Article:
“The Spirit of the Lord is upon me, because he has anointed me to bring good news to the poor. He has sent me to proclaim release to the captives and recovery of sight to the blind, to let the oppressed go free, and to proclaim the year of the Lord’s favor.”
After his death, Jesus’ followers continued along those lines. They lived communally, having sold all their worldly possessions and distributed the proceeds to the poor.
All of that finds vivid expression in today’s liturgy of the word. As I said, it’s a kind of catechism of liberation theology. The reading from Amos the prophet describes the sin that most offends God – wealth disparity in the face of extreme poverty. Amos decries a “wanton revelry” on the part of the wealthy that sounds like the “American Way of Life” or the “Lives of the Rich and Famous” that we Americans find so fascinating. The prophet describes a rich class that lives like King David himself – in luxurious houses, overeating, drinking wine by the bowlful, and generally ignoring “the collapse of Joseph,” i.e. the poverty of their country’s most destitute. For that, Amos says, the rich will ultimately suffer. All their wealth will be confiscated and they will be driven into shameful exile.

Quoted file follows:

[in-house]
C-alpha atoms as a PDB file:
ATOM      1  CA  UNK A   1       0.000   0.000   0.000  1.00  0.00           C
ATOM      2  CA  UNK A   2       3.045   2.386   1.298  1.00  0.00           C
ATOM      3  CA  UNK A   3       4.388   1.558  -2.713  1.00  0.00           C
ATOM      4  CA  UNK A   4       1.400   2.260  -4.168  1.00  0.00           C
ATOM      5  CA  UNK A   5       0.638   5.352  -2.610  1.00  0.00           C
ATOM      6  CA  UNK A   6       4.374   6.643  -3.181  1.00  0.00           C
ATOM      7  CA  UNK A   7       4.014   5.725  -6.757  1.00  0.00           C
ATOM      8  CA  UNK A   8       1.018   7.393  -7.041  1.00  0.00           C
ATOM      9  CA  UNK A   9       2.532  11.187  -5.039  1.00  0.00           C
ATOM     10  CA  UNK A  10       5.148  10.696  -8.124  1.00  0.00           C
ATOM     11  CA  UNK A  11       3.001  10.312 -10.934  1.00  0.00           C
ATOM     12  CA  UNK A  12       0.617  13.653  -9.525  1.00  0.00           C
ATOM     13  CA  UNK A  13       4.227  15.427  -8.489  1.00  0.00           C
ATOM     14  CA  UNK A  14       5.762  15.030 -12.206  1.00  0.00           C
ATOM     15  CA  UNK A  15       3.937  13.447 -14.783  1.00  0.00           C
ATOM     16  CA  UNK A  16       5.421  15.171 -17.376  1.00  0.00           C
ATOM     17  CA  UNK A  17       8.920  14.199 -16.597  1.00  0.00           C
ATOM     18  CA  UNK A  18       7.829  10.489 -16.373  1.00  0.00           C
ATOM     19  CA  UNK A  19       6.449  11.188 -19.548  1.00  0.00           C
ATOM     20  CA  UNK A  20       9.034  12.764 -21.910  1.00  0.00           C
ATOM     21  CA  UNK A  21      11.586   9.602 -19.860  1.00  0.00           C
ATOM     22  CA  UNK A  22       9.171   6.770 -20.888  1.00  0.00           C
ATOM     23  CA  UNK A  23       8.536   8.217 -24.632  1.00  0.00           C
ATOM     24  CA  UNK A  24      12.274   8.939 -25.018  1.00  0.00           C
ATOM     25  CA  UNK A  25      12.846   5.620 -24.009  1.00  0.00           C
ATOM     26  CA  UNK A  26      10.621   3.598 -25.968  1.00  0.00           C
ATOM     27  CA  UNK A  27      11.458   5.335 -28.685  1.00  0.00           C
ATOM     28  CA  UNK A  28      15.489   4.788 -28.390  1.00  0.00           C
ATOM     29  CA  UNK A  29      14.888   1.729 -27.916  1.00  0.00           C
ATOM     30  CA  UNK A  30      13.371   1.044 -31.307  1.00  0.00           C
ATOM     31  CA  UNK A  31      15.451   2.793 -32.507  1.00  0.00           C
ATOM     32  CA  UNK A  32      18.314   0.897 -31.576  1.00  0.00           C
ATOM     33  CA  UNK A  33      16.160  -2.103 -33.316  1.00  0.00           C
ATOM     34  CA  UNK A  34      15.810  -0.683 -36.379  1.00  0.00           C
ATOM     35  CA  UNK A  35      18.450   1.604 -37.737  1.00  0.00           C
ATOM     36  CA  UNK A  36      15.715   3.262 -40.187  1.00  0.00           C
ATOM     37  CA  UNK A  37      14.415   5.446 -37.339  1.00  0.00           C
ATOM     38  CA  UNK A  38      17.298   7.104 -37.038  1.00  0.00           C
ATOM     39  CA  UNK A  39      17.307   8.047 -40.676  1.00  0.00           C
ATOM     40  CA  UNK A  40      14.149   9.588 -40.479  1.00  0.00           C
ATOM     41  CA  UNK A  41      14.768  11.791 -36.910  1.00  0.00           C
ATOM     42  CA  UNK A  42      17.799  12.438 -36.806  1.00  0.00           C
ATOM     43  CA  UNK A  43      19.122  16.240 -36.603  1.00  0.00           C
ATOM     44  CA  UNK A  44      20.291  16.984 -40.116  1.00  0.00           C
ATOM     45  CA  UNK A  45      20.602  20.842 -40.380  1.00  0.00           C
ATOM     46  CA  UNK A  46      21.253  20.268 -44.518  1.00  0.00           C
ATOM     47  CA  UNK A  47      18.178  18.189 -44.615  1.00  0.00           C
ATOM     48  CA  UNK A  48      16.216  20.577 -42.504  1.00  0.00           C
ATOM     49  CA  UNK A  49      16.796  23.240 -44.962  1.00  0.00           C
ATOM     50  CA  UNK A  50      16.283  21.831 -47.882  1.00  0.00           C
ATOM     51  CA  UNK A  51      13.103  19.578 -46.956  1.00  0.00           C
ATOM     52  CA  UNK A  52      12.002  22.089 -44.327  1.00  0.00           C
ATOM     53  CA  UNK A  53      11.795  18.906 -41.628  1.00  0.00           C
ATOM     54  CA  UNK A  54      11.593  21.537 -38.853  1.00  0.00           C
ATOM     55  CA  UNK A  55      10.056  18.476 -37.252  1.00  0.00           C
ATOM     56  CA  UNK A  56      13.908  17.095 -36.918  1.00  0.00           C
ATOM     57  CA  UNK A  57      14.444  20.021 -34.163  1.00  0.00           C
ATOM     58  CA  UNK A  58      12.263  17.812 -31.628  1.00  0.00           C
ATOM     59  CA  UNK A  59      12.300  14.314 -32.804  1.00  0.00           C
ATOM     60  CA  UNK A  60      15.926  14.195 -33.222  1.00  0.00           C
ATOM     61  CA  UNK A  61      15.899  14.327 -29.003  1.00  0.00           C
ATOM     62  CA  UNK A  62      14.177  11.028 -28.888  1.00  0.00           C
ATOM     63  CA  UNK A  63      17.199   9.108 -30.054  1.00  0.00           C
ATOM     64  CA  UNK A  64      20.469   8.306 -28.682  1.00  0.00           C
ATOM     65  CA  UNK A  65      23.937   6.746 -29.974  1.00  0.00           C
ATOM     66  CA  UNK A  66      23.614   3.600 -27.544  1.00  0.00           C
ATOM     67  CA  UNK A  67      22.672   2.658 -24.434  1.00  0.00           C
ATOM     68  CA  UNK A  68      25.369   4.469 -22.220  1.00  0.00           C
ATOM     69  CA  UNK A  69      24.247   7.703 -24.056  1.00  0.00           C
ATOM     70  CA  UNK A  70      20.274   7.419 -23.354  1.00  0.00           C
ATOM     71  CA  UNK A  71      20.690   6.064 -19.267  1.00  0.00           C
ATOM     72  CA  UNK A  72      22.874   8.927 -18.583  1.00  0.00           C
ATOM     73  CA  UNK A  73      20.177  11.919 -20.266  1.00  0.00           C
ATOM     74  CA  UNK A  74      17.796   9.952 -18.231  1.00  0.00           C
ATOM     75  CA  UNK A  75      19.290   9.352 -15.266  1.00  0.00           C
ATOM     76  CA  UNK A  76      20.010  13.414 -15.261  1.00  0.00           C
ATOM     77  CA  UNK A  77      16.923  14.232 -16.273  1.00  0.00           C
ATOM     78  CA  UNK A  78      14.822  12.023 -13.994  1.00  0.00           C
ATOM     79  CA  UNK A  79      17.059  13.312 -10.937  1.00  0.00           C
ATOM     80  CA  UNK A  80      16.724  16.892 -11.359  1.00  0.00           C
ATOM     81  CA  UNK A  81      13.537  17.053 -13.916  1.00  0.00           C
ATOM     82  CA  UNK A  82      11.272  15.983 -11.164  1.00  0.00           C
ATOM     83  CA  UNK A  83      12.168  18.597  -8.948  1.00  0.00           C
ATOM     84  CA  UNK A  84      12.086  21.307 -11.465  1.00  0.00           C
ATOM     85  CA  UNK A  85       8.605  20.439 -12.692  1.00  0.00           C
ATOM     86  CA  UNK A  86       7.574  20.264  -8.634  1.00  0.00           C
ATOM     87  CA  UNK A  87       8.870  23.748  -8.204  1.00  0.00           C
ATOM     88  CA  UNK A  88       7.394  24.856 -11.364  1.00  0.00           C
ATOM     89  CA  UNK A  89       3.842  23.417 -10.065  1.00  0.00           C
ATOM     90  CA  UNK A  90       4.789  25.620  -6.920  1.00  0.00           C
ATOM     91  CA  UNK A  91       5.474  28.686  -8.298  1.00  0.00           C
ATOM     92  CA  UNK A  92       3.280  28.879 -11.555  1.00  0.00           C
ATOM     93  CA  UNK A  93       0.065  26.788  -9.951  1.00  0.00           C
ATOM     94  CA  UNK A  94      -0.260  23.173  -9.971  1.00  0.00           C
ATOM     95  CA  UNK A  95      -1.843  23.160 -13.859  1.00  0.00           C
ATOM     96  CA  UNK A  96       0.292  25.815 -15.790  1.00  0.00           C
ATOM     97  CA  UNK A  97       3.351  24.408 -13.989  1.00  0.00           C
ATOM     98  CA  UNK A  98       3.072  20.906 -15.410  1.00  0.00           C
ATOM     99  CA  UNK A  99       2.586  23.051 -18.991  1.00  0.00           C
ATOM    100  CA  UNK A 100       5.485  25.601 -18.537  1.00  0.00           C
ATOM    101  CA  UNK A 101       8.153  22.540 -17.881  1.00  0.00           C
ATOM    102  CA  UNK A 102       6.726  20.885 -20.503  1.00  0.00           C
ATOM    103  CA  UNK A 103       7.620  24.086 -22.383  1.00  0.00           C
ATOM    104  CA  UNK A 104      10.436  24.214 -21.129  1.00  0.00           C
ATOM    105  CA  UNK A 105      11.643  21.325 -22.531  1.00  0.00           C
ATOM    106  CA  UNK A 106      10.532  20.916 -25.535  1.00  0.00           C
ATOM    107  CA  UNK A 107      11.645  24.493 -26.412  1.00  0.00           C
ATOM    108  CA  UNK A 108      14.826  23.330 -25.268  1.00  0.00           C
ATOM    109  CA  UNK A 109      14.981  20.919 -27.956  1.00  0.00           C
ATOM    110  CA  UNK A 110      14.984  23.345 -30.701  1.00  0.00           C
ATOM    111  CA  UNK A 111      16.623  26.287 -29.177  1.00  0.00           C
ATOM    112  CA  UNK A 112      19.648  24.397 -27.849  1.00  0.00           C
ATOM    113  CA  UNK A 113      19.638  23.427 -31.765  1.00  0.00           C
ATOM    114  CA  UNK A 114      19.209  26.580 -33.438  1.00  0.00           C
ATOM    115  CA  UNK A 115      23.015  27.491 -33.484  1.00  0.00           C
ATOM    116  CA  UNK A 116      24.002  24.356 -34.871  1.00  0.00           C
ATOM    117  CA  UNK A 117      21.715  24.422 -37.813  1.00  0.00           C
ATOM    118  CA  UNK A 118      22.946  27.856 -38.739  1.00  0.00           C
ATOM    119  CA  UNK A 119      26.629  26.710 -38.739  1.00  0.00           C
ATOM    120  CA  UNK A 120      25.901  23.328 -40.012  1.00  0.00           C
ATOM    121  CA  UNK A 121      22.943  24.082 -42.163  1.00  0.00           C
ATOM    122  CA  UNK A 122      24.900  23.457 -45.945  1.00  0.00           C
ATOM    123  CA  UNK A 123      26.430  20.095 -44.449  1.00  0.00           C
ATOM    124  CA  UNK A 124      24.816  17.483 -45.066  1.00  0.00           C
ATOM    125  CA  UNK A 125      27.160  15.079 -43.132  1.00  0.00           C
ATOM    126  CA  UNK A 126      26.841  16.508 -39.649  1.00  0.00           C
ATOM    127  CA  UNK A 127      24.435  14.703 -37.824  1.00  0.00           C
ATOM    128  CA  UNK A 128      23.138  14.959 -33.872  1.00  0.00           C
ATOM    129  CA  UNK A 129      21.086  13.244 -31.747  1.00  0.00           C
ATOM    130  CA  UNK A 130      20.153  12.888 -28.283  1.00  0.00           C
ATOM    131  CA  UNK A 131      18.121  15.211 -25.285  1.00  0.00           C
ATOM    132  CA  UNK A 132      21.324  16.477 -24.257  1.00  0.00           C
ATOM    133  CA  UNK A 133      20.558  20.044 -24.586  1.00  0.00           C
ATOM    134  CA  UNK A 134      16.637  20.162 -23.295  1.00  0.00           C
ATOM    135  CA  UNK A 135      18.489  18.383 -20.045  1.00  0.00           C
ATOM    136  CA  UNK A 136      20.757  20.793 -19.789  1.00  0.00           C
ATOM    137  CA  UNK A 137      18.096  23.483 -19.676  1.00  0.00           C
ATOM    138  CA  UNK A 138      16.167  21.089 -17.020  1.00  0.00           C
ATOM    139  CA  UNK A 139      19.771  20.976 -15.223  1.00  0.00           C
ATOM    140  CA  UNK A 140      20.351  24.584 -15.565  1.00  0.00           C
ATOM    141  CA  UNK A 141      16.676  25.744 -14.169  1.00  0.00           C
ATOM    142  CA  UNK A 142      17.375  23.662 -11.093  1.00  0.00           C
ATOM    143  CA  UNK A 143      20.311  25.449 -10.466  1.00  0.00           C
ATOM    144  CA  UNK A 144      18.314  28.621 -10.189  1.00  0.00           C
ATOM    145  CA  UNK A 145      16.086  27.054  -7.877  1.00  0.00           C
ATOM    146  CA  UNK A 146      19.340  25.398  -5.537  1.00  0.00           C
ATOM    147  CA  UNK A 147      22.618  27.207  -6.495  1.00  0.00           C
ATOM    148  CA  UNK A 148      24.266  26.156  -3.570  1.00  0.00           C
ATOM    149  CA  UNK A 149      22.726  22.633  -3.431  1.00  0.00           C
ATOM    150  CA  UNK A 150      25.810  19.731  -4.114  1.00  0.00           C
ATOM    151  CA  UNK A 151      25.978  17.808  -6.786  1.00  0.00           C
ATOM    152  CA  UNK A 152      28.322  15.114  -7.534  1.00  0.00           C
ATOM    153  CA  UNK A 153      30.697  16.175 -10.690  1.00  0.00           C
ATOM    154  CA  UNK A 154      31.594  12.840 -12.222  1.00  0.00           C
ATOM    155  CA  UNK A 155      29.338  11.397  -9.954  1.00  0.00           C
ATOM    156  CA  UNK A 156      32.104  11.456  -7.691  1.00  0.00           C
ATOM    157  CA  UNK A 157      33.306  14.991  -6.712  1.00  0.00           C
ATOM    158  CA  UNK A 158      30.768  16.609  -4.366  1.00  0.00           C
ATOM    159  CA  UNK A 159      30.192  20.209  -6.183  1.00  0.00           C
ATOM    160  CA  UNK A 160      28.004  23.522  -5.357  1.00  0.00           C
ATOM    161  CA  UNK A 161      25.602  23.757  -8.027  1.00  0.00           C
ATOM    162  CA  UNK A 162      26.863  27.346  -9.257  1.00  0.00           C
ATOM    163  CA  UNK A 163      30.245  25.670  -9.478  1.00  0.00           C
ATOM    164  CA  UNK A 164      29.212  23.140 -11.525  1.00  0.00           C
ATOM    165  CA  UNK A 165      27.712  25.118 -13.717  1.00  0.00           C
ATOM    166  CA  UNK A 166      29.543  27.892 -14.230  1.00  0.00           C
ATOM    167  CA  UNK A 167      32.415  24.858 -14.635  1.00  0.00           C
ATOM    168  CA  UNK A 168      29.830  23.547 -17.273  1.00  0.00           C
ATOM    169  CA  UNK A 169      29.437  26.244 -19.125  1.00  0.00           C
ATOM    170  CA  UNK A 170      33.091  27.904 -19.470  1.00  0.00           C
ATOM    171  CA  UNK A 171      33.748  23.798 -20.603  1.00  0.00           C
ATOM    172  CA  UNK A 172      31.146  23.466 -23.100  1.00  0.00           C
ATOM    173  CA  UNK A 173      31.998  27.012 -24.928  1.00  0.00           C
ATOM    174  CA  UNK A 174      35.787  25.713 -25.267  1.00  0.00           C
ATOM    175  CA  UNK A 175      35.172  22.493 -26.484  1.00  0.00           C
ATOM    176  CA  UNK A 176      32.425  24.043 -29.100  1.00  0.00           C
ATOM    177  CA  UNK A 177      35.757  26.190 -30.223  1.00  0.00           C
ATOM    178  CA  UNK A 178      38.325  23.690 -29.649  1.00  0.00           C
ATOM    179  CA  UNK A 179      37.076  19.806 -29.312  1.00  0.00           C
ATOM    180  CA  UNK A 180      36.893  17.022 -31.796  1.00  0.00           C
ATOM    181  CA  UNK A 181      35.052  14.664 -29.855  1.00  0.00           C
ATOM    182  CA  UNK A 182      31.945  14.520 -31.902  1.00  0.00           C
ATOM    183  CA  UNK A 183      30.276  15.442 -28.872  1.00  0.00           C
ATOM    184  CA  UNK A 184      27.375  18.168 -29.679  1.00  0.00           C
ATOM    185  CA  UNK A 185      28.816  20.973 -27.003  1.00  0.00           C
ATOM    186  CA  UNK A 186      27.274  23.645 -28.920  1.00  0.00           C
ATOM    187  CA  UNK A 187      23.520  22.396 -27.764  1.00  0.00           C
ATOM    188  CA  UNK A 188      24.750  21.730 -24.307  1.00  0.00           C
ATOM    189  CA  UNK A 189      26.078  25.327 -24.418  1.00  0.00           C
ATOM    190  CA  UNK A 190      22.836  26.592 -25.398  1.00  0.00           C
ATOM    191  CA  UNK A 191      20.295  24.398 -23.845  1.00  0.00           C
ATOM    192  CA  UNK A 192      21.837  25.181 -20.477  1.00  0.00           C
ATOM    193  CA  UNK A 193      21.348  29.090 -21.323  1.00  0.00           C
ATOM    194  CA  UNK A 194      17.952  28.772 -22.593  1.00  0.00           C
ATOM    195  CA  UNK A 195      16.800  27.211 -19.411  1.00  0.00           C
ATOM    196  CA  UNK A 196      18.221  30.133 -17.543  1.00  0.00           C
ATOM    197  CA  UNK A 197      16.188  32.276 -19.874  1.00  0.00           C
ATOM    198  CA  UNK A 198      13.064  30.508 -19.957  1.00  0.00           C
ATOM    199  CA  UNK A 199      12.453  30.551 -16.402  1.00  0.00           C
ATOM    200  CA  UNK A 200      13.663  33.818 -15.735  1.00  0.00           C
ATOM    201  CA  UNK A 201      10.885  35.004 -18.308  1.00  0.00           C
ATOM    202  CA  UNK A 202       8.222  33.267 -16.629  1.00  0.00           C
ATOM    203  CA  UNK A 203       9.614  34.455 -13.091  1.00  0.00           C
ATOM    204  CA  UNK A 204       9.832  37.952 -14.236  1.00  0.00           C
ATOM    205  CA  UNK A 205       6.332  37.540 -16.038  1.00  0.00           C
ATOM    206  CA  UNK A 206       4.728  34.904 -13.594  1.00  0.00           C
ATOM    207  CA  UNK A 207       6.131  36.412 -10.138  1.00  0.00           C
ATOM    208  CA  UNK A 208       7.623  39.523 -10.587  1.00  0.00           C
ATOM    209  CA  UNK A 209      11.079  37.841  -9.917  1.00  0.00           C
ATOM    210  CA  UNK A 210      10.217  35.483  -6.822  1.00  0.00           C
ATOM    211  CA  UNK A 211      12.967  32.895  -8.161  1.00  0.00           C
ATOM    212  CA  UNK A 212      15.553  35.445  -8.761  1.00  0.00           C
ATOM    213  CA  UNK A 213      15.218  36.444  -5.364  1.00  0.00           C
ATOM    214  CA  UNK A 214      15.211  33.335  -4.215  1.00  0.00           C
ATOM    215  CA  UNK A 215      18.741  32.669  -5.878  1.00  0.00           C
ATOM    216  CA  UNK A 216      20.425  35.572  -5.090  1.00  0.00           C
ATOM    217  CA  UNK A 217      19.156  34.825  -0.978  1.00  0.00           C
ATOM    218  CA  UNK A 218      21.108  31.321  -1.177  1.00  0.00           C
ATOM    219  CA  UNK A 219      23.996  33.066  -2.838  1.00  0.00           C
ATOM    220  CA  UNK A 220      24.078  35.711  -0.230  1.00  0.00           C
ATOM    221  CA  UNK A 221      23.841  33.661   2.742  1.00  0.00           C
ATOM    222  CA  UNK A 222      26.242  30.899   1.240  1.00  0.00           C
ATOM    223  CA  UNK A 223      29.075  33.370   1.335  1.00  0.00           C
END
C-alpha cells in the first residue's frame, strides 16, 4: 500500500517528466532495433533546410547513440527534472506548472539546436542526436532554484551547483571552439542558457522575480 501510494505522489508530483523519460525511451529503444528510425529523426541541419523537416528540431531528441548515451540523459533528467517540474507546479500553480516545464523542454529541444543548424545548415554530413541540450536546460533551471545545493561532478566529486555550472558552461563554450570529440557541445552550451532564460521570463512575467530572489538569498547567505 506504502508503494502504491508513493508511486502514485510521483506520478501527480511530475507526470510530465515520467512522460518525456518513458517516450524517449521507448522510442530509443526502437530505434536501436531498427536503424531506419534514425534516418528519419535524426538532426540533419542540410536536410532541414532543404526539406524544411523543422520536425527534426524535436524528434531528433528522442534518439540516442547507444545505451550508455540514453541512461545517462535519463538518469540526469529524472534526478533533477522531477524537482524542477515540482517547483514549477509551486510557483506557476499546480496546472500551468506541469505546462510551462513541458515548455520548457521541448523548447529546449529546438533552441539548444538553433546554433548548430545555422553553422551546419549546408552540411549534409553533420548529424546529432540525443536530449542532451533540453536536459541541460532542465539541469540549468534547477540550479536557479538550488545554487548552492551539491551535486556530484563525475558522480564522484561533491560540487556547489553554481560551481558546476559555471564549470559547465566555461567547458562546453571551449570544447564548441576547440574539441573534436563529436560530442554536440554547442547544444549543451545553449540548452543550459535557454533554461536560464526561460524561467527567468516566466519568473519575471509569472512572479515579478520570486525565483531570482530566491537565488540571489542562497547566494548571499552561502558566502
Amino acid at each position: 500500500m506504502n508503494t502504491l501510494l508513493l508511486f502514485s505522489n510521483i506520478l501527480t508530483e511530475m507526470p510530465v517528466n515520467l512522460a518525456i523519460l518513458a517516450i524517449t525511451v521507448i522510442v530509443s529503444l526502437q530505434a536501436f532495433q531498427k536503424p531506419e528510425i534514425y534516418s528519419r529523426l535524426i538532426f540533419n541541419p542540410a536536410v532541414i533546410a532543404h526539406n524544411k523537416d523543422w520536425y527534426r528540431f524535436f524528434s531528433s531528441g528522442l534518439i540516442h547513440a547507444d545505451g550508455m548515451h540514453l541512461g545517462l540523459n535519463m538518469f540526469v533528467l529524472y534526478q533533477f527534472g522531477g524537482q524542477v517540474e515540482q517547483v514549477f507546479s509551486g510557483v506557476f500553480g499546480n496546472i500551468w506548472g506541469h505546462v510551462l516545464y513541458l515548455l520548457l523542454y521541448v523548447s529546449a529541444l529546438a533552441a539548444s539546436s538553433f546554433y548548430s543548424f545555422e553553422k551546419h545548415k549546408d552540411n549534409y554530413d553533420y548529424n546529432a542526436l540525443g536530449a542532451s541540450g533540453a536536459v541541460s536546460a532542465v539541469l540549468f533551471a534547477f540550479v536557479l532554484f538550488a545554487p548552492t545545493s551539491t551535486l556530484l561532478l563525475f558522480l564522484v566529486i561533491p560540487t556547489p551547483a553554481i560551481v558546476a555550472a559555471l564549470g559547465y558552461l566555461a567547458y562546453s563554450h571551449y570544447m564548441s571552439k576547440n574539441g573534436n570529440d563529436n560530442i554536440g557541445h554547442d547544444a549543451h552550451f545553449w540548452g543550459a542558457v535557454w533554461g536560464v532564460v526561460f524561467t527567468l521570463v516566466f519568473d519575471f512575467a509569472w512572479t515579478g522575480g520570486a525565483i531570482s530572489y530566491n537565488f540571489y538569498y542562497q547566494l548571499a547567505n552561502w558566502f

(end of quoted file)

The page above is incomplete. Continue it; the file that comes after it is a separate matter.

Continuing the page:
In railing against the rich and defending the poor, Amos was calling Judah back to the worship of Yahweh whose attributes are described in today’s responsorial psalm. There God is depicted as loving the just and thwarting the ways of the wicked. The psalm describes Yahweh as securing justice for the oppressed, giving food to the hungry, and setting captives free. He gives sight to the blind and protects resident aliens, single mothers and their children.
Then today’s excerpt from 1st Timothy outlines the characteristics of those who worship that God by following in Jesus’ footsteps. They keepthe commandment which is to do unto others as we would have them do unto us. According to St. Paul, that means pursuing justice and living with devotion, faith, love, patience, and gentleness.
Finally, the gospel selection from Luke chapter 16 dramatizes the sinful relationship between rich and poor and the destinies awaiting both. Luke tells the story of the rich man and “St. Lazarus” who is honored by the poor throughout Latin America.
It is significant that Lazarus is given a name in Jesus’ parable. Usually we know the names of the rich, while it is the poor that remain anonymous. Here matters are reversed. To remedy this anomaly, tradition has assigned the wealthy man a name. He’s called Dives, which is simply the Latin word for rich man.
For his part, Lazarus is quintessentially poor, hungry, and lacking medical care. His sores are open and the only attention they receive are from dogs that lick his wounds. Meanwhile, Dives seems completely unaware of Lazarus’ presence, though the beggar is standing at his very doorstep. Within the sight of Lazarus, the wealthy one stuffs himself with food to such a degree that the scraps falling from his table would be enough to nourish the poor beggar. But not even those crumbs are shared. How could Dives share? He doesn’t even know that Lazarus exists.